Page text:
Desensitization Programs in the US -- OIT SLIT SCIT

Started by SouptoNuts, November 14, 2011, 07:36:40 PM

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SouptoNuts

I'm a regular member--need some anonymity.  I will be moving soon and would like to consider moving near a place that does desensitization for peanut--and I am looking for OIT specifically.  It's just one factor among many.  But all things being equal, the ability to go through desensitization would make a difference for my child at my child's age.

I will create a list here--and keep modifying it as people post.  I will indicate whether something is a treatment or a study and whether insurance covers it (typically). A study assumes that it will be hard, if not impossible to get in.









Location  |Type of Program  |Insurance Covers?
DukeStudyn/a
Dr. Wasserman Dallas   TreatmentYes
Dr. Baker Portland, OR   Treatment??
UVAStudyn/a
New EnglandTreatmentNo?
Little RockStudyn/a
StanfordStudyn/a
Dr. Mary (Minnesota? Wisconsin?)Treatment??



~ ~ ~

Edited simply to add "OIT" in the subject line as it appears that is a typically searched acronym these days for some LTFA therapy.  ~e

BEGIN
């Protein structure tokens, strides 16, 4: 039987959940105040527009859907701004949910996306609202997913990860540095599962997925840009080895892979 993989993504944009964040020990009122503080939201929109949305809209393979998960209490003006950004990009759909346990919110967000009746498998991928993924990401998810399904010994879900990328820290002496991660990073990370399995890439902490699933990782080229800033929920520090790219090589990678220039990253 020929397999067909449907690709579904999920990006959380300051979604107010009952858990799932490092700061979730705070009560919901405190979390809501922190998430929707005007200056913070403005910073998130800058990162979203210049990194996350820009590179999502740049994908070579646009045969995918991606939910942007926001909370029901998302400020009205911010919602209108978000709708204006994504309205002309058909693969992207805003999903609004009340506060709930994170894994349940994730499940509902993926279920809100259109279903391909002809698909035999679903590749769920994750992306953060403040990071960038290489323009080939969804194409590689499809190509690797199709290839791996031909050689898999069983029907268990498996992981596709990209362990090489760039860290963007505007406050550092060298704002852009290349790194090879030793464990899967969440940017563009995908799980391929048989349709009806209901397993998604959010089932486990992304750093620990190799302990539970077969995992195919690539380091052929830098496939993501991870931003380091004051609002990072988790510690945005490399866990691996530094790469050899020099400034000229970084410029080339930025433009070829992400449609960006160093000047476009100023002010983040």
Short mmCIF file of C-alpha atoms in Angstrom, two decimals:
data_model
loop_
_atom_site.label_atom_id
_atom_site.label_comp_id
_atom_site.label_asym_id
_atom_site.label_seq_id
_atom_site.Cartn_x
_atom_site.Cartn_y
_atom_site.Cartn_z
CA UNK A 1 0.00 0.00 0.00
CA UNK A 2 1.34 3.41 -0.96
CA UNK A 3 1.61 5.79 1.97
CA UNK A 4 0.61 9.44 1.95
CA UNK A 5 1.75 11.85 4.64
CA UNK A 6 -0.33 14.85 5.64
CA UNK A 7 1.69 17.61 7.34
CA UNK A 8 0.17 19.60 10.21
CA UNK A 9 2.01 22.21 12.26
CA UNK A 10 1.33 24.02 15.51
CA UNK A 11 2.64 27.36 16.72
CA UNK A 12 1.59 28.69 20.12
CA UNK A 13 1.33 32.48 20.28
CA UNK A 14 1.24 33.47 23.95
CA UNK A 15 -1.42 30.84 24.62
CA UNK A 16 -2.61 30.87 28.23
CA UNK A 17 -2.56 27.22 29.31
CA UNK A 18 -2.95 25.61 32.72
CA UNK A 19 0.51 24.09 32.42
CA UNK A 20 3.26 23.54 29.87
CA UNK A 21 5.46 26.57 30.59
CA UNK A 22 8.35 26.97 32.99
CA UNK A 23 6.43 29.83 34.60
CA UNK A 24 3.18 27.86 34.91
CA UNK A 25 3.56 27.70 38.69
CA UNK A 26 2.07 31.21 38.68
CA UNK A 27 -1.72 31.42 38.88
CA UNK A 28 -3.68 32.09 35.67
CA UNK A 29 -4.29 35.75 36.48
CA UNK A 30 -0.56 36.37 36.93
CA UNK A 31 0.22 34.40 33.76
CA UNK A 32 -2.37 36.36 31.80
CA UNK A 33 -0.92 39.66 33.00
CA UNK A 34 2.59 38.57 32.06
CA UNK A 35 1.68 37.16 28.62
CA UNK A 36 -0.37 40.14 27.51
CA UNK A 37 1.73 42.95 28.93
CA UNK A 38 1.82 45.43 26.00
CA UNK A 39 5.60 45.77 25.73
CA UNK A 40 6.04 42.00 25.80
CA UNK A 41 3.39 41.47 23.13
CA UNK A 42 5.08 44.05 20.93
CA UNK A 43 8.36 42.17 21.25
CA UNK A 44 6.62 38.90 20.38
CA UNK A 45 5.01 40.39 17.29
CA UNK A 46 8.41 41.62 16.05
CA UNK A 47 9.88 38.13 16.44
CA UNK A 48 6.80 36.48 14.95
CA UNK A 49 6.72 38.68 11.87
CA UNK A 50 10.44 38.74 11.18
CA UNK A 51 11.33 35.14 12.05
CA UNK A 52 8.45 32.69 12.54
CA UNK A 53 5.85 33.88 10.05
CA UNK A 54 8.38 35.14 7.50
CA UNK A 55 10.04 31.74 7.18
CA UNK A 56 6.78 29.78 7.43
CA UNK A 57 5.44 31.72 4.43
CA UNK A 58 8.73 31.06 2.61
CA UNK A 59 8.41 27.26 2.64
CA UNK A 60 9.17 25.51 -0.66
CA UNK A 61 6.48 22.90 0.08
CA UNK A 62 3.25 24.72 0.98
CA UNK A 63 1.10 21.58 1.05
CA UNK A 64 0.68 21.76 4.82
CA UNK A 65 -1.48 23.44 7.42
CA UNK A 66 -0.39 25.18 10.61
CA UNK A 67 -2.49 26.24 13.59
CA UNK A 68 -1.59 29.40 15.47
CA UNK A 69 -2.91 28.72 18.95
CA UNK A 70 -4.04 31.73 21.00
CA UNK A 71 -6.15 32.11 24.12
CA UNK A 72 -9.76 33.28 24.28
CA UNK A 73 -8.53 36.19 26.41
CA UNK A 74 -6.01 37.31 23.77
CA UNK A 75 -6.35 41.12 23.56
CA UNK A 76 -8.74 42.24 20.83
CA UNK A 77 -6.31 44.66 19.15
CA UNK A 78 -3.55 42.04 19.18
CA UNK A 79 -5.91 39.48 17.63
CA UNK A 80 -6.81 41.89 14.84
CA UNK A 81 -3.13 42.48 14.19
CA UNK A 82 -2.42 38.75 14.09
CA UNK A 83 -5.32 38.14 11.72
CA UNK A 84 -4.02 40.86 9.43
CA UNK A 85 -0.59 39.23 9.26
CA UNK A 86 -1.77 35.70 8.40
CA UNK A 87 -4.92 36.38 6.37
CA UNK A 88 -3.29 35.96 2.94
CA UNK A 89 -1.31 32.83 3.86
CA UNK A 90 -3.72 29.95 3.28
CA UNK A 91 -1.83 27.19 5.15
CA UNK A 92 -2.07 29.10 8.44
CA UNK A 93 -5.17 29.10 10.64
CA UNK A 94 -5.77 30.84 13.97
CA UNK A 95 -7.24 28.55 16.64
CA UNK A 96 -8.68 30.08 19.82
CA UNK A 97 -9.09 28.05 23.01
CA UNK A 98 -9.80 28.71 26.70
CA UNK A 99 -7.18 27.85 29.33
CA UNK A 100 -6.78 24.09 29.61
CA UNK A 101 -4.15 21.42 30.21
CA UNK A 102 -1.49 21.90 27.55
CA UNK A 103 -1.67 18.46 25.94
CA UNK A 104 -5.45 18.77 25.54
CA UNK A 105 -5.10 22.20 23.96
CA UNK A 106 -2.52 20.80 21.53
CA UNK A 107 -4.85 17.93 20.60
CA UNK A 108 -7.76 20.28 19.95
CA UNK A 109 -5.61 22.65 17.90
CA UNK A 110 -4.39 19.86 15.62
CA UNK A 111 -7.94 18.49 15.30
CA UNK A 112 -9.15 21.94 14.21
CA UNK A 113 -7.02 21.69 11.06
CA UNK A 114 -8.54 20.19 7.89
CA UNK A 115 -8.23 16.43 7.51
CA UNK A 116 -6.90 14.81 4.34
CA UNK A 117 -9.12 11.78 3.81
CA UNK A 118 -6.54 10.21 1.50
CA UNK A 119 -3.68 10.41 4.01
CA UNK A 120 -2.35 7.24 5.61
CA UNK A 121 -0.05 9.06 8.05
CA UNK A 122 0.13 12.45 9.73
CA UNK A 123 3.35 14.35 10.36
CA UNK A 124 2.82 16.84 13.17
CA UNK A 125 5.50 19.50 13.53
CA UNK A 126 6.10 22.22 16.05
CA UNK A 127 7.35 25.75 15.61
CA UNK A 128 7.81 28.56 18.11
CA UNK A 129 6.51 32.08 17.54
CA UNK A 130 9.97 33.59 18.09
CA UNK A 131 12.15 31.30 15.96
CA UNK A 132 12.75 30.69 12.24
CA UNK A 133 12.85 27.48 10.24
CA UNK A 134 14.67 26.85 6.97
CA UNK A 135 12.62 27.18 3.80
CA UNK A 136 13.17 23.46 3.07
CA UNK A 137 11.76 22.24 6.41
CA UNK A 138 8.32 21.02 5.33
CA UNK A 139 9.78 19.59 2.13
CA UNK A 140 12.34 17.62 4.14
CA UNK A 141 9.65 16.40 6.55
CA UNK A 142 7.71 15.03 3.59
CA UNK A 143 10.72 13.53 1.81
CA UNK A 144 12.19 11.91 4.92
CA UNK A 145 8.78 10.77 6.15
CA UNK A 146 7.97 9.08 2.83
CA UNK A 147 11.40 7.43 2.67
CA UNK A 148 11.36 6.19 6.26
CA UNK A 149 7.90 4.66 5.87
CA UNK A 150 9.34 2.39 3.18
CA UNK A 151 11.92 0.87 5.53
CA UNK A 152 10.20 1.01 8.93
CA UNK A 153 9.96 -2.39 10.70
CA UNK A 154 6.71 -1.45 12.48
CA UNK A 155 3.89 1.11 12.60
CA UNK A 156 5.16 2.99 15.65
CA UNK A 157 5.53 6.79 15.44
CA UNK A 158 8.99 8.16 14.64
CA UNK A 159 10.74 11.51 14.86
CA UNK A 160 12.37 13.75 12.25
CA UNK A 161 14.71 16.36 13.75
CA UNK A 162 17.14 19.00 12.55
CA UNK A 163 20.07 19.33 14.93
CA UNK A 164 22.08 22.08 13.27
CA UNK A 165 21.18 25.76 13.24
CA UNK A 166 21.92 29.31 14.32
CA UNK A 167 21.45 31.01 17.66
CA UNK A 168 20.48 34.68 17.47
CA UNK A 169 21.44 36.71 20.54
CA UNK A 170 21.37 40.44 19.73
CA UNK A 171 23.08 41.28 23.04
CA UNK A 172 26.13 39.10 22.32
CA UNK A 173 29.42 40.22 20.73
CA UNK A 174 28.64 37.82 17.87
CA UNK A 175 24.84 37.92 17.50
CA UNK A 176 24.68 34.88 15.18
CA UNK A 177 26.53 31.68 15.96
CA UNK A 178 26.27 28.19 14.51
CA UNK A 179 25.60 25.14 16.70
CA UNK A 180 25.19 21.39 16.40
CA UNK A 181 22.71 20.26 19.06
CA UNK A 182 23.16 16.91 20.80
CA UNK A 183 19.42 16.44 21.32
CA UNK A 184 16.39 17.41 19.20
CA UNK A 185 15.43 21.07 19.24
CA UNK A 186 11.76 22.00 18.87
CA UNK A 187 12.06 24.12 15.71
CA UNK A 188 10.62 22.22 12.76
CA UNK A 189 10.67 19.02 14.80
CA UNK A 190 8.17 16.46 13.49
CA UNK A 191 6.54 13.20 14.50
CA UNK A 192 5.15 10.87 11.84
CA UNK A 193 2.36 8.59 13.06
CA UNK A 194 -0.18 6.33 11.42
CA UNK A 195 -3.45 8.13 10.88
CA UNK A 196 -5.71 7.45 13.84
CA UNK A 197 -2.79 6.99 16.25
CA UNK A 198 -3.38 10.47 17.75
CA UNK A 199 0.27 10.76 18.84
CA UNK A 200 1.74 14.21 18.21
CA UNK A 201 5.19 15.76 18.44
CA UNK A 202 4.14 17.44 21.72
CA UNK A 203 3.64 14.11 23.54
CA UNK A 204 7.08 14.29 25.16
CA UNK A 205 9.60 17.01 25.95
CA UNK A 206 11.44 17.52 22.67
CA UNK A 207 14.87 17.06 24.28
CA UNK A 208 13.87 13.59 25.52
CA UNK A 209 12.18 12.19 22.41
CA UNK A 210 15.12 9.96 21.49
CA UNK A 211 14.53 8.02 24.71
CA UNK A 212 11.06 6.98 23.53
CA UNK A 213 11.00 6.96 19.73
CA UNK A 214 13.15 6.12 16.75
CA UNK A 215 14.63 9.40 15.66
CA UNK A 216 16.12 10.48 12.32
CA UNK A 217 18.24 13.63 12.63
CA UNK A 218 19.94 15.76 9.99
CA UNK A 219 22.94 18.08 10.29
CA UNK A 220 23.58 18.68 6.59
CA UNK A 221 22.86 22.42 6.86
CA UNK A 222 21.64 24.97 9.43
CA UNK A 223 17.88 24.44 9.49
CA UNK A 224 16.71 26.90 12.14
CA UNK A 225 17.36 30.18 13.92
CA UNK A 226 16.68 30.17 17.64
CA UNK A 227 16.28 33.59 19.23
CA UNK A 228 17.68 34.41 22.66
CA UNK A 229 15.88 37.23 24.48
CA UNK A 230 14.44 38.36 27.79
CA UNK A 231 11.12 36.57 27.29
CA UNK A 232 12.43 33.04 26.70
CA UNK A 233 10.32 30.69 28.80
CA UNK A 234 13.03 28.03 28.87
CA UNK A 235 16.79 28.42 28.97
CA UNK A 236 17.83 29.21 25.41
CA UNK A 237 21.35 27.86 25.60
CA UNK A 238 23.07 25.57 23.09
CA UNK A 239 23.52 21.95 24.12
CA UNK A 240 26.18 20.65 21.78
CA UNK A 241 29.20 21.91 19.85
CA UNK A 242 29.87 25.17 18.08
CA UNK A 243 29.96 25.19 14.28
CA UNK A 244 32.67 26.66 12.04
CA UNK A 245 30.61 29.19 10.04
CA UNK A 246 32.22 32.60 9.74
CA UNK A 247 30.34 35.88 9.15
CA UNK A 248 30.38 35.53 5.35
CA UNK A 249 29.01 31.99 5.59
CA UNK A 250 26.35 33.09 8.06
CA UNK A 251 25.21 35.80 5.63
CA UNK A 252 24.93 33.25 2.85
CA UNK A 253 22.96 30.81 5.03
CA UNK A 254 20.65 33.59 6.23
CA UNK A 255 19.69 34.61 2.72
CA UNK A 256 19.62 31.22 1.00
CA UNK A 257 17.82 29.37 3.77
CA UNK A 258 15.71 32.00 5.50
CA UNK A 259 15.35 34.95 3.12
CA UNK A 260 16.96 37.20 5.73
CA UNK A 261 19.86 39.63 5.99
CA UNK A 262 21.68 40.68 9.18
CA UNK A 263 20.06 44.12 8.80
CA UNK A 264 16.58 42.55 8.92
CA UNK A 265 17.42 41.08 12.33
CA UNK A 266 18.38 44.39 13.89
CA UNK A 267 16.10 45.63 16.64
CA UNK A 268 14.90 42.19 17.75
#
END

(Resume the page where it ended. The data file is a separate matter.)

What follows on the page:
Also added on 1/6/2013 SLIT and SCIT for search purposes

CMdeux

#1
Stanford, apparently, is starting a program as well-- HK just posted about it here.

(Going to look up details)

Stanford Multi or Single OIT Study

That's it, I think.

So-- add Stanford University to the list.   :yes:

That one seems to be a study, but hk could probably get details on eligibility, or, of course, you could contact the physician directly.  Dr. Kari Nadeu is the PI.

From hk's post-- eligibility:

QuoteStanford Multi or Single OIT
5-55 years old

Blood Specific IgE > 7
OR
Skin Test>6mm
+
DBPCFC (+)

Nice to see that there isn't a hard cut-off on RAST scores.  I know that has kept some people out of other study cohorts.  This one doesn't exclude on the basis of severe rxn Hx, either, which is good.

It'd be a hike, but do-able for anyone within about a four-five hour radius of S.F. 
Resistance isn't futile.  It's voltage divided by current. 


Western U.S.

SouptoNuts

Bumping with the fixed subject line. Odd how that can change.

CMdeux

Resistance isn't futile.  It's voltage divided by current. 


Western U.S.

CMdeux

#4
Allergy Associates of LaCrosse (now in Onalaska, WI)  The doctor that I think our OP was recalling is Dr. Mary Morris, who is still very definitely with the clinic as a physician.

This particular clinic is using SLIT, which may or may not (more probably) be covered by major health insurance plans.
Resistance isn't futile.  It's voltage divided by current. 


Western U.S.

CMdeux

New England Food Allergy Treatment Center

I believe that one of our regular members has begun treatment with them, or is about to.   They are in West Hartford, CT.
Resistance isn't futile.  It's voltage divided by current. 


Western U.S.

CMdeux

#6
I don't have time to look right now, but when I was investigating the Wasserman protocol and looking to see who else was adopting it, I found that there was a practice using their OIT rush-style protocol in SLC, UT and also one near Denver, CO (I think-- it was definitely in CO somewhere).